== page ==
This past year my boy has had to deal with more than his fair share of sadness, despair and hard times. It’s one thing to think that I will never be the same after my brother’s death, but I’m 44 years old. To realize that my 10-year-old will never be the same is an entirely different story. He certainly has sad days but he also has more anger than ever before. Just this week, the topic came up about saying goodbye to someone before they died and my son started to cry and spit out, “Just like I never got to SEE someone and say goodbye!” I started to sob right along with him but held him tight against me. I told him how sorry I was, but I also told him that his uncle would never, ever forgive me if I had let my son see his uncle in the hospital hooked up to all of those machines. Phil didn’t want any of us to see him that way.

As a parent, I often wonder what my child can handle and what he can’t. I want to believe him when he says certain things don’t bother him or that he really can do this or that. He told me that sometimes when my mother lived with us, it was ok.  And sometimes it was, but the relief that kid showed when his grandmother moved out was unmistakable. And I don’t have any doubt that seeing my brother the way he was on that last day would have been horribly traumatic for my son, because it certainly was for me.

For whatever reason, I thought a lot about that day today.  I couldn’t tell you what triggered the memory, but there it was. I was actually in the dentist’s chair when it trickled through my mind and I had to hold back a sob while keeping my mouth open so the hygienist could clean my teeth. Really not the best place to have a mini breakdown.

Will my son always wonder and possibly regret not having those last few moments with his uncle? I tried to remind him this week of his last conversation with Phil. It was the same day I had my last back and forth conversation with him. He was in the hospital and my son was in Florida visiting his grandparents. I brought my laptop into the hospital and my brother and son talked via Skype. They chatted about the weather and my son showed his uncle some YouTube video about a video game and they joked around for a bit and they told each other that they loved each other. They said what mattered.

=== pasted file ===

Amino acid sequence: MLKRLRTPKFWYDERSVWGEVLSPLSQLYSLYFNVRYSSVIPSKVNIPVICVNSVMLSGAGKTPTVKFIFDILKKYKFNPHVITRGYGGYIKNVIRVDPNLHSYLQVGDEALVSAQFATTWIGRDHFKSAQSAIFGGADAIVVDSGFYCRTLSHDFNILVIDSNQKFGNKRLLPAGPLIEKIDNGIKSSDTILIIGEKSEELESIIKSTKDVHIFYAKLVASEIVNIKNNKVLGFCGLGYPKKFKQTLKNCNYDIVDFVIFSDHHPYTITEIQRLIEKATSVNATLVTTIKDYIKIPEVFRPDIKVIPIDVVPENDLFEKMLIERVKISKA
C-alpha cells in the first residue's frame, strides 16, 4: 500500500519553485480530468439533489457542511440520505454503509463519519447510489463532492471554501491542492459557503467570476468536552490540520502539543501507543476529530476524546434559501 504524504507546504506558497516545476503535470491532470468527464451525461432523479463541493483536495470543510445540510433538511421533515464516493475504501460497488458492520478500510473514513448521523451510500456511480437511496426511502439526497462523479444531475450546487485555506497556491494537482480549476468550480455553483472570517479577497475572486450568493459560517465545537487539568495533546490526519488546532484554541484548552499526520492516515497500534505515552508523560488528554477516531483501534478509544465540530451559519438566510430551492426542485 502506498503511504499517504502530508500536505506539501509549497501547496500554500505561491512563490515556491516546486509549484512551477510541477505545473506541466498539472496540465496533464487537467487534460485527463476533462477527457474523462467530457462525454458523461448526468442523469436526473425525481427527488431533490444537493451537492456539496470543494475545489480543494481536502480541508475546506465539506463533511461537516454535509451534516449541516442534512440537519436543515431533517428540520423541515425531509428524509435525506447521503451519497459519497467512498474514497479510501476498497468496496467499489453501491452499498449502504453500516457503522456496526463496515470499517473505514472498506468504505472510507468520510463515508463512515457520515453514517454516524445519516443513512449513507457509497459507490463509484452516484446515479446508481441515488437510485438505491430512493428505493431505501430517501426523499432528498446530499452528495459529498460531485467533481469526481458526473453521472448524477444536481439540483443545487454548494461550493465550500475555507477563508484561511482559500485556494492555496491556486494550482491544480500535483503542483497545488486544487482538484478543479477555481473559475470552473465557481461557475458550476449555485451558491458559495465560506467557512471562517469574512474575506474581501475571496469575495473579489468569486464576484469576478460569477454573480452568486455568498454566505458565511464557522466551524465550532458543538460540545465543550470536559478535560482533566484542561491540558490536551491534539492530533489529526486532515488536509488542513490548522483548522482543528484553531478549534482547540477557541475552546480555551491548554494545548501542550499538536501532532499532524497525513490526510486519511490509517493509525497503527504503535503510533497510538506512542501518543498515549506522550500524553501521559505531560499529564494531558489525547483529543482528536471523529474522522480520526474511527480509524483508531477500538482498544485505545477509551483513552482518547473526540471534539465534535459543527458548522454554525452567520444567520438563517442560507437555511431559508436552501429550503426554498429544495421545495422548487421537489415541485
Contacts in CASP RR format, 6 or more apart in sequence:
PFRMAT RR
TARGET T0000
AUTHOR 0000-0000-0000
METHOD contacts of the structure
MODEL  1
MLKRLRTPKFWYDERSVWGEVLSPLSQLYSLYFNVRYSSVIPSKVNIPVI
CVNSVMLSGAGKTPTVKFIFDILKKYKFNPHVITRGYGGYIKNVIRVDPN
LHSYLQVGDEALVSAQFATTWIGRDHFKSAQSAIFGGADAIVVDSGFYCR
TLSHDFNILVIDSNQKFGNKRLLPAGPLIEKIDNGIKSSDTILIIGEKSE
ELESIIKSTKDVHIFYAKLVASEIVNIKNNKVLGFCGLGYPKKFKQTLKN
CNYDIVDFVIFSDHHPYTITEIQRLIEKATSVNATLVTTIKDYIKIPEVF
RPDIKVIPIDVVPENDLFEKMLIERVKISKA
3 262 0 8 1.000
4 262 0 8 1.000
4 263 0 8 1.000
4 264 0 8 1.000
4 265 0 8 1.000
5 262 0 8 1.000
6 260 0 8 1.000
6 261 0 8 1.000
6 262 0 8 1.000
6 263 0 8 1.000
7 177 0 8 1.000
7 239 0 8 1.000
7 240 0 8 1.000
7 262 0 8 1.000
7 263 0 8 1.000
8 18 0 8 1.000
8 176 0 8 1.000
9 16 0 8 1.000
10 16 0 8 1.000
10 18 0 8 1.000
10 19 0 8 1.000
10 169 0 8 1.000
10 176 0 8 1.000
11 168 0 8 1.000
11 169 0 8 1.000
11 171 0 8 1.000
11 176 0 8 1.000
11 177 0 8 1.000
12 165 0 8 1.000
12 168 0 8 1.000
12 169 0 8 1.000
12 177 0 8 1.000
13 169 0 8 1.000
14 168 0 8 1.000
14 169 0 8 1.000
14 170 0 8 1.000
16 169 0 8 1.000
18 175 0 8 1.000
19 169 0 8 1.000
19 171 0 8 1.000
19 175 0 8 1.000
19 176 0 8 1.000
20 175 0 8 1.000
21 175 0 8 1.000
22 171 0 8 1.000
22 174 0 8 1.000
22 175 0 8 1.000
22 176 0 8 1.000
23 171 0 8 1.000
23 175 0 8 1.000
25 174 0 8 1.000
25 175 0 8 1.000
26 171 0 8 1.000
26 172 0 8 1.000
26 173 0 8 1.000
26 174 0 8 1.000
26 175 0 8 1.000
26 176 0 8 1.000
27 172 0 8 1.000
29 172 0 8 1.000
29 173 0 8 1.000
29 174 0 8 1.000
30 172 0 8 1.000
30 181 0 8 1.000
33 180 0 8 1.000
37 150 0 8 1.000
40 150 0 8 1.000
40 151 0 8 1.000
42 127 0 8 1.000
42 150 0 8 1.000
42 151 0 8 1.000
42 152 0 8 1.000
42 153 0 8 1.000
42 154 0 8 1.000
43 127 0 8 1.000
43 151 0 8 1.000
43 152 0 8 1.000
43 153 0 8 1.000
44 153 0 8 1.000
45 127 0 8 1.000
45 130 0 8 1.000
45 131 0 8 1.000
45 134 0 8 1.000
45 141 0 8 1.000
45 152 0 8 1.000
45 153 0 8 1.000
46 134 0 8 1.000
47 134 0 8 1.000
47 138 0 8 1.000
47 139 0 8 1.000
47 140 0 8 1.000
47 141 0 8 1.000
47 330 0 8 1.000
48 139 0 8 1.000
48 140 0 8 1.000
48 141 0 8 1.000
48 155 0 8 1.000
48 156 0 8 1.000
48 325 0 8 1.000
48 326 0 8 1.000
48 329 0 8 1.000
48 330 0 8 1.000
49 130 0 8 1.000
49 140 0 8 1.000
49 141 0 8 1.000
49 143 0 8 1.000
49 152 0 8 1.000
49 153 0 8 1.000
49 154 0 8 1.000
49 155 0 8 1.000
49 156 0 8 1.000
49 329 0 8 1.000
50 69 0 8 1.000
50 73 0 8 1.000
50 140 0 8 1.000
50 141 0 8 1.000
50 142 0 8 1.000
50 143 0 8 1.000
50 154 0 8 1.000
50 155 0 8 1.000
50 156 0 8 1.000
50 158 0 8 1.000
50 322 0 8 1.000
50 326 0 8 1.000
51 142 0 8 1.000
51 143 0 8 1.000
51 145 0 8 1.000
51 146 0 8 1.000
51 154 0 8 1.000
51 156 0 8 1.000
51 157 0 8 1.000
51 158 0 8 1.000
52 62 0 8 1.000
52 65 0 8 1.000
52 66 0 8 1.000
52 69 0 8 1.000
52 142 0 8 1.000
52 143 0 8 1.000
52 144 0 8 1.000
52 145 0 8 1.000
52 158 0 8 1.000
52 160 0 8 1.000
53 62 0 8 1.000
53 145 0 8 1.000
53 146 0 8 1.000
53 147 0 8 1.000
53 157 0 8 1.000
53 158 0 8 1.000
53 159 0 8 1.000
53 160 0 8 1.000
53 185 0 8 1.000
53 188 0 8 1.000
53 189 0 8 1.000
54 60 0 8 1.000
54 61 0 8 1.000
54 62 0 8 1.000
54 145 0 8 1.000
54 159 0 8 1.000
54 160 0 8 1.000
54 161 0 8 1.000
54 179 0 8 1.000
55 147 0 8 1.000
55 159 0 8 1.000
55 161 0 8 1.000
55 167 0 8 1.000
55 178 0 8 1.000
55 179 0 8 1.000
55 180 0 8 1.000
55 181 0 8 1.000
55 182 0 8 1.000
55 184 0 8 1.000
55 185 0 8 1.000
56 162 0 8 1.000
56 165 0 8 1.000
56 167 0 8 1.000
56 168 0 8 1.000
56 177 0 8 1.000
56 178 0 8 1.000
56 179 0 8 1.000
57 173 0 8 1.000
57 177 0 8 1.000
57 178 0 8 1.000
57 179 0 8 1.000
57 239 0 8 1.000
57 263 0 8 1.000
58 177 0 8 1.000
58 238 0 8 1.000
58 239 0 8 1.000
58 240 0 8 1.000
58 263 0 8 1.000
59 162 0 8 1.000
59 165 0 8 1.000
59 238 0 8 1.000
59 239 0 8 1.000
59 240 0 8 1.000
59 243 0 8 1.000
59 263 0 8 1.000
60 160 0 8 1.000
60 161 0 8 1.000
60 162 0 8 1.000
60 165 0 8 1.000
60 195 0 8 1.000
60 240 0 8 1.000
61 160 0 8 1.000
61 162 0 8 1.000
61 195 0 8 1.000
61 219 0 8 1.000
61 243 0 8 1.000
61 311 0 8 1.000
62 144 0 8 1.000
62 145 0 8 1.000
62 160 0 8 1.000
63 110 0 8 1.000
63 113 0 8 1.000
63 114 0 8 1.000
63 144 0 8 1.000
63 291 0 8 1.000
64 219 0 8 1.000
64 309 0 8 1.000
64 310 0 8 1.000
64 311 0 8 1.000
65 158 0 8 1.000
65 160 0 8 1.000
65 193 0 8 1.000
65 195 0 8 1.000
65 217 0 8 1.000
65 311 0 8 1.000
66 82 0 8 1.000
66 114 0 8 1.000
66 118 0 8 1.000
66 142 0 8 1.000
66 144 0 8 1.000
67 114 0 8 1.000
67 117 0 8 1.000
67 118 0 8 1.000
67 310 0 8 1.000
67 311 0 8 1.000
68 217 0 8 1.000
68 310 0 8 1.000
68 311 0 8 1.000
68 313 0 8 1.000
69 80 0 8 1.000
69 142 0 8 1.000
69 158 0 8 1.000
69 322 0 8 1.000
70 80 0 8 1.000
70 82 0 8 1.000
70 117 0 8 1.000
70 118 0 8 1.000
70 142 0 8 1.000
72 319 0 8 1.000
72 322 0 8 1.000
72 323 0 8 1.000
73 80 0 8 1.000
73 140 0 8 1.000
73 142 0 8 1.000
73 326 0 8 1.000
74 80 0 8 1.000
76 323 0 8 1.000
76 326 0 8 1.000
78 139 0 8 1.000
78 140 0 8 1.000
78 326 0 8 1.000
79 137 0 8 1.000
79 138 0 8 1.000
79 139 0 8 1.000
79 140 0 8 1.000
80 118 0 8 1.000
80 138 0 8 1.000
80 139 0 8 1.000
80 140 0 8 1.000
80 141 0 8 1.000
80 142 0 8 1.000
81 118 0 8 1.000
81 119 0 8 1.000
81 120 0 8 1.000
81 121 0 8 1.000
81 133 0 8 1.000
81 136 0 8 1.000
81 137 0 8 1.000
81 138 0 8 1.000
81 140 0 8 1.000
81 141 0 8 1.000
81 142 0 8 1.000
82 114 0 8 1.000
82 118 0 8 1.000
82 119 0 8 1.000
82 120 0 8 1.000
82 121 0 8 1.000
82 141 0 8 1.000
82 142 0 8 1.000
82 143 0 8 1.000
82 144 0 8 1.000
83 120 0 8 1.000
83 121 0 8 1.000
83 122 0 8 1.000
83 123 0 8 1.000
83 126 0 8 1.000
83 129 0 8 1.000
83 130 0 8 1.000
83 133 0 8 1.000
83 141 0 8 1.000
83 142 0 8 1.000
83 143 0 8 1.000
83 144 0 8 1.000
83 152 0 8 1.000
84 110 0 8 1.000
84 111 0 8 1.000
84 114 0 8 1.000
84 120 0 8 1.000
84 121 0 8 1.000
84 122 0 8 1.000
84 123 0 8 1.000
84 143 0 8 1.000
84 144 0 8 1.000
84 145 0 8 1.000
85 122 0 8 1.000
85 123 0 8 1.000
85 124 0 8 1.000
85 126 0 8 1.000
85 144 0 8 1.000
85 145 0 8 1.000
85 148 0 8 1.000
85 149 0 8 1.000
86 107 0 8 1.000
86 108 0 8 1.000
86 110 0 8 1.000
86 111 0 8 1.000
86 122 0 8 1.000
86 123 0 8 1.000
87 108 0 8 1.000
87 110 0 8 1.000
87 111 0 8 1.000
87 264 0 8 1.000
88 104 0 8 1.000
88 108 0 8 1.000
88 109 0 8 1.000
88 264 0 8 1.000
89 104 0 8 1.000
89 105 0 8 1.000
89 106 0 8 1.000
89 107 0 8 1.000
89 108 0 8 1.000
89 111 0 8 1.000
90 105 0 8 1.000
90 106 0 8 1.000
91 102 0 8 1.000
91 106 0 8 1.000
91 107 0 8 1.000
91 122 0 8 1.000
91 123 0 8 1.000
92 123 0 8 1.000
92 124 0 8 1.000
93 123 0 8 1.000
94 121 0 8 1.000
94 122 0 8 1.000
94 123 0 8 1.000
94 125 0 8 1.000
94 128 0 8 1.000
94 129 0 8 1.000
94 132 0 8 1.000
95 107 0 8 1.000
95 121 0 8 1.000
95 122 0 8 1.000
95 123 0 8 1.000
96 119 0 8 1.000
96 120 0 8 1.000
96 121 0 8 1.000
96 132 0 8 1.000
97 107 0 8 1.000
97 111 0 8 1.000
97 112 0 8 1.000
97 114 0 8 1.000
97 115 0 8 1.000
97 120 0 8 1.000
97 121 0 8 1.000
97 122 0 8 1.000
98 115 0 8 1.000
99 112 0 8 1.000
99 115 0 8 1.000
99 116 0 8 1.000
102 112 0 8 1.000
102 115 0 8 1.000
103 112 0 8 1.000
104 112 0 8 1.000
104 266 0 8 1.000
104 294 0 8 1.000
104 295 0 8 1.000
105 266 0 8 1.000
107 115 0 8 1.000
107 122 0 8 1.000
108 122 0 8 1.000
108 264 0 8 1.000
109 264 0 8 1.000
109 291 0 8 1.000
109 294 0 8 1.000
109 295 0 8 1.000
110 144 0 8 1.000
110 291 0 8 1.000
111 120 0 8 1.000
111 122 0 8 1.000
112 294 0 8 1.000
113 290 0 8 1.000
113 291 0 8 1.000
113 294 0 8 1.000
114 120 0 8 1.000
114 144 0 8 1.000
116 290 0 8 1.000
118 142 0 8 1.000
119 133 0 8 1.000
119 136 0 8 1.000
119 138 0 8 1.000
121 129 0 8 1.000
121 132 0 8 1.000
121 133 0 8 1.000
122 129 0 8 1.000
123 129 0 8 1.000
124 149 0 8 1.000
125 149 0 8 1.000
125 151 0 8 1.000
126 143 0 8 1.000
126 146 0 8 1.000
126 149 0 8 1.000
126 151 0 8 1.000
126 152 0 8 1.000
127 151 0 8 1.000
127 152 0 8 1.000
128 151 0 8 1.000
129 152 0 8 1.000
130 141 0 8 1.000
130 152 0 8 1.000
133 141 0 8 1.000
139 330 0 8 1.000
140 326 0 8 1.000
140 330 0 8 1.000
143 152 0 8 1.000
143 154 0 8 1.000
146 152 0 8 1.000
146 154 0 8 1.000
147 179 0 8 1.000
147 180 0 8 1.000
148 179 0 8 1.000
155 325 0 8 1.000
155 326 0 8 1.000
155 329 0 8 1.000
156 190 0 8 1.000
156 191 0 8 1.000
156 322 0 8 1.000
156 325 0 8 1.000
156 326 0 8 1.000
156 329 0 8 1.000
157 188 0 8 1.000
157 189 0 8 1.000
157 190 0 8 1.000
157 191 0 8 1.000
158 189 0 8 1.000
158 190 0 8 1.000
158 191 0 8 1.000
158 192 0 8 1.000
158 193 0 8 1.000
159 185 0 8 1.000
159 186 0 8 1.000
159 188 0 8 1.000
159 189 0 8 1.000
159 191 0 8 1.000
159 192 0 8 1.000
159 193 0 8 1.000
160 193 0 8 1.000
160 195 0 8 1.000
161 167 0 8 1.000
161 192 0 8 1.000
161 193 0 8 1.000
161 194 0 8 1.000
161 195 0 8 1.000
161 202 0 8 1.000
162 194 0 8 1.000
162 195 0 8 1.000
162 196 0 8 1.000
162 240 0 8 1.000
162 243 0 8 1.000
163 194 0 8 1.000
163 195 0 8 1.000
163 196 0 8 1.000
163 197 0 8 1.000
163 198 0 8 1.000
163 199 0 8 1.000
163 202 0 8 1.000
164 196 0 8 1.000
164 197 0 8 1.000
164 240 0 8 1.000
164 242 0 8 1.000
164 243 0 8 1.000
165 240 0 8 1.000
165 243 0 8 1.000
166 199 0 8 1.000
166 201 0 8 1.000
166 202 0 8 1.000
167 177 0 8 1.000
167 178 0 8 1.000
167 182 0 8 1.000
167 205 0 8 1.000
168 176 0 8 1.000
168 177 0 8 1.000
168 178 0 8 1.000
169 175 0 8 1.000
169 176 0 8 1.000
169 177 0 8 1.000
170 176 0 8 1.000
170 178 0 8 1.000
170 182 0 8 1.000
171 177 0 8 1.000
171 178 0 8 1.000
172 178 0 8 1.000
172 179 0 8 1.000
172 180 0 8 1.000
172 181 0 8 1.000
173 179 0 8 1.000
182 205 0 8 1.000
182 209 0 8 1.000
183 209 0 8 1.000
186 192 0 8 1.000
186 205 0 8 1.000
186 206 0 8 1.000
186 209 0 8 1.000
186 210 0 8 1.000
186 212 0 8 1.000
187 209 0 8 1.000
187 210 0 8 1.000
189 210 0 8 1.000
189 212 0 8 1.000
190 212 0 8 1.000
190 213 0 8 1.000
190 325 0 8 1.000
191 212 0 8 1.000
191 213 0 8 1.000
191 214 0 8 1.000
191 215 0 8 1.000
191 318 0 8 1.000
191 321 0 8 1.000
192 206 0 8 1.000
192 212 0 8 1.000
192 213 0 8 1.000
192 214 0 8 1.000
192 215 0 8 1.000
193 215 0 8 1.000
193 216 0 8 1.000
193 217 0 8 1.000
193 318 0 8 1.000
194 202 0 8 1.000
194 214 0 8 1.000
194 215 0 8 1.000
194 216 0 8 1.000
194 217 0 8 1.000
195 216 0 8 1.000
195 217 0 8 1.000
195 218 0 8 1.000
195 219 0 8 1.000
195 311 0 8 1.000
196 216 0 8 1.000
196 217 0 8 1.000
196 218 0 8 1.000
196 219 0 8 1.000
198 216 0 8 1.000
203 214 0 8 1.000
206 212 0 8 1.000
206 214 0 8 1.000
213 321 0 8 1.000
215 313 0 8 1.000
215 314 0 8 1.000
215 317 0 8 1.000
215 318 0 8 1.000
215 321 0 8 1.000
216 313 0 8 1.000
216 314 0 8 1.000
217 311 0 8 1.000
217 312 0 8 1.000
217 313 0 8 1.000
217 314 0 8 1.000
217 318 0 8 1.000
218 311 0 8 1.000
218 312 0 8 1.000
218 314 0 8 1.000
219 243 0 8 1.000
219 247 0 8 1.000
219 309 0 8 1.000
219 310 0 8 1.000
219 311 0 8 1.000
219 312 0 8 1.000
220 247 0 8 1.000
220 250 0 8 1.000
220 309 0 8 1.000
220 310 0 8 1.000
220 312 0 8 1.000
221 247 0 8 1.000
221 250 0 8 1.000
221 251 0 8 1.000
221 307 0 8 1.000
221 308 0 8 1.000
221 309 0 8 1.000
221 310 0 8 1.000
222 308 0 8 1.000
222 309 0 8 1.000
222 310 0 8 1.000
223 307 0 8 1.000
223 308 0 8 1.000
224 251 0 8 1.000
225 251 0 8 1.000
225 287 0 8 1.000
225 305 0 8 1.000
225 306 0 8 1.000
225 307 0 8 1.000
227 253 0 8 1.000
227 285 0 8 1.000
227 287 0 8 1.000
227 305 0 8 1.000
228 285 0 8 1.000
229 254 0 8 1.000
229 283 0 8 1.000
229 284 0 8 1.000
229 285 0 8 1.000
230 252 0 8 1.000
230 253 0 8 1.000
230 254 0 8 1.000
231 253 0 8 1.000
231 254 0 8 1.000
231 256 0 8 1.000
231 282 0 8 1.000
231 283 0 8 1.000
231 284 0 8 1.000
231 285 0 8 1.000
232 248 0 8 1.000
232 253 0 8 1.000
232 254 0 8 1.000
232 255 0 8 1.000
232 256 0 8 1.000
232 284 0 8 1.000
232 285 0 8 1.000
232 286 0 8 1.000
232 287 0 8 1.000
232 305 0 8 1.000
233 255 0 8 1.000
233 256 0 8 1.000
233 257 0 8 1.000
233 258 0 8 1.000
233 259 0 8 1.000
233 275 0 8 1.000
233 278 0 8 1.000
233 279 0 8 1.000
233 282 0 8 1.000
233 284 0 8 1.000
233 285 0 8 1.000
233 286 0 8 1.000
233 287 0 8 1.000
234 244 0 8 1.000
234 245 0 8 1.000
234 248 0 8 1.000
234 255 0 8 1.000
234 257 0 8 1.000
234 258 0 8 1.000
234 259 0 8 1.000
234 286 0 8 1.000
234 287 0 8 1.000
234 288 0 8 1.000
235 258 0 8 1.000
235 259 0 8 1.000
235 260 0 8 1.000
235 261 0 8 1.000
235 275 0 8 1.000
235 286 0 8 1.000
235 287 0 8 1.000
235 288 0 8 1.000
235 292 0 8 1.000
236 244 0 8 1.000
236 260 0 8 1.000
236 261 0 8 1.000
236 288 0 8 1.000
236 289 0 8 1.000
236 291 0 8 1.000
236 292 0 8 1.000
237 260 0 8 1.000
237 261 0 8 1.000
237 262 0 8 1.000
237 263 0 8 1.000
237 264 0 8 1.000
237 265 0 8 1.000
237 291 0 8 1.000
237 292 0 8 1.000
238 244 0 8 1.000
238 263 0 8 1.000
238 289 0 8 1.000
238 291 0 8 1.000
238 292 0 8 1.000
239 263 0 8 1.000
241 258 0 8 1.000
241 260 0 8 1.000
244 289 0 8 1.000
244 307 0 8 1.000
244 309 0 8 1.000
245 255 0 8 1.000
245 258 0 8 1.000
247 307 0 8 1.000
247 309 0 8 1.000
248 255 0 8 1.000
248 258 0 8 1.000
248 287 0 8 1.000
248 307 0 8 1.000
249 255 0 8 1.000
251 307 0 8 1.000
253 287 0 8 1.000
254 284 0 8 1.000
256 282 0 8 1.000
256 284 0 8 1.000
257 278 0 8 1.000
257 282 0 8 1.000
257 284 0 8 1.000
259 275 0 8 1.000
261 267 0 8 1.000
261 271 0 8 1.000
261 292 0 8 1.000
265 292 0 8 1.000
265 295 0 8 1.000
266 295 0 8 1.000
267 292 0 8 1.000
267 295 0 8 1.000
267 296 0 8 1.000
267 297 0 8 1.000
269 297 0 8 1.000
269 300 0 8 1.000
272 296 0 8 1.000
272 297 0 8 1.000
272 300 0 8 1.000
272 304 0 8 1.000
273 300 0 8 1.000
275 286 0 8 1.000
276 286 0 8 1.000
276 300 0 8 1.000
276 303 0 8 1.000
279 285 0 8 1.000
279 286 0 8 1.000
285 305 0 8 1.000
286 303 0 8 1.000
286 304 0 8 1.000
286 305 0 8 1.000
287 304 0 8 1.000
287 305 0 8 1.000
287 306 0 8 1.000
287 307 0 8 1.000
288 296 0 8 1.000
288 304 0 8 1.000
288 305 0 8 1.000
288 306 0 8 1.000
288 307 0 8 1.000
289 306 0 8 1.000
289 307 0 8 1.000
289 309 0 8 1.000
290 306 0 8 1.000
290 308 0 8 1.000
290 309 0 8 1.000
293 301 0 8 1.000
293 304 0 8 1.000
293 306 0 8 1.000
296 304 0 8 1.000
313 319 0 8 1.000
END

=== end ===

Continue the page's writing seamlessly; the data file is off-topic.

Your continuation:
I know I don’t have this parenting thing pinned down yet because I’m still making mistakes every damn day and I’m not sure I’ll ever know what good or harm I’ve done to this poor kid. I’m just trying to listen to him and love him and do what I think is best for him. I think I’m doing and saying what matters.

That’s all I can really do, isn’t it?

 

Suddenly

I know. You want to sing it, don’t you? It’s ok. You can.

This morning started out as a typical Sunday morning. I slept a little late, watched a bit of tv with my boy, baked breakfast cookies for the week and started laundry. After a while, I decided I didn’t want to go out and walk on this dreary day, so I started to move furniture in the living room so I could work out there. I had to move my body but nothing too strenuous. As I was moving the hassock, my  husband asked me a question. I started to answer, then stopped. I tried to take a breath then apologized to my husband and started to sob.  He ran over to me and hugged me and just let me cry.

I had this sudden feeling of powerlessness and loss and sorrow. My mom is about to go through a pretty intense operation on Tuesday to help her circulation in her left leg. It’s a tough thing for anyone to go through, but a 71-year-old woman with a frail body and mind? It’s even tougher. I’m scared for her. I’m scared for us. I think she’ll make it through the surgery, but her mind might not. Will she know my sister and I when she wakes up? Will she know her son is gone? I don’t know.